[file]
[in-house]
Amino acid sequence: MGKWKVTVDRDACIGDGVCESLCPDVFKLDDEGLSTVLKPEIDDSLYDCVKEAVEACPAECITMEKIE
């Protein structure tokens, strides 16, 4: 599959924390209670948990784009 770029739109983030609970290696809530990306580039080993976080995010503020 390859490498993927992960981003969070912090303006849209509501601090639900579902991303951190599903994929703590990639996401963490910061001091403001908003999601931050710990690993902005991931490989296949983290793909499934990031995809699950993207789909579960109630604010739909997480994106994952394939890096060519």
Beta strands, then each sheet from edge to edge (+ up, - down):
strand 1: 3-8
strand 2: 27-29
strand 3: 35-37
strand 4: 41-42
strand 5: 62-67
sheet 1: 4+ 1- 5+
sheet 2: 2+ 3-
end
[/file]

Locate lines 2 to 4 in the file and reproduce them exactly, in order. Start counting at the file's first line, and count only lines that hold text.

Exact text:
Amino acid sequence: MGKWKVTVDRDACIGDGVCESLCPDVFKLDDEGLSTVLKPEIDDSLYDCVKEAVEACPAECITMEKIE
């Protein structure tokens, strides 16, 4: 599959924390209670948990784009 770029739109983030609970290696809530990306580039080993976080995010503020 390859490498993927992960981003969070912090303006849209509501601090639900579902991303951190599903994929703590990639996401963490910061001091403001908003999601931050710990690993902005991931490989296949983290793909499934990031995809699950993207789909579960109630604010739909997480994106994952394939890096060519």
Beta strands, then each sheet from edge to edge (+ up, - down):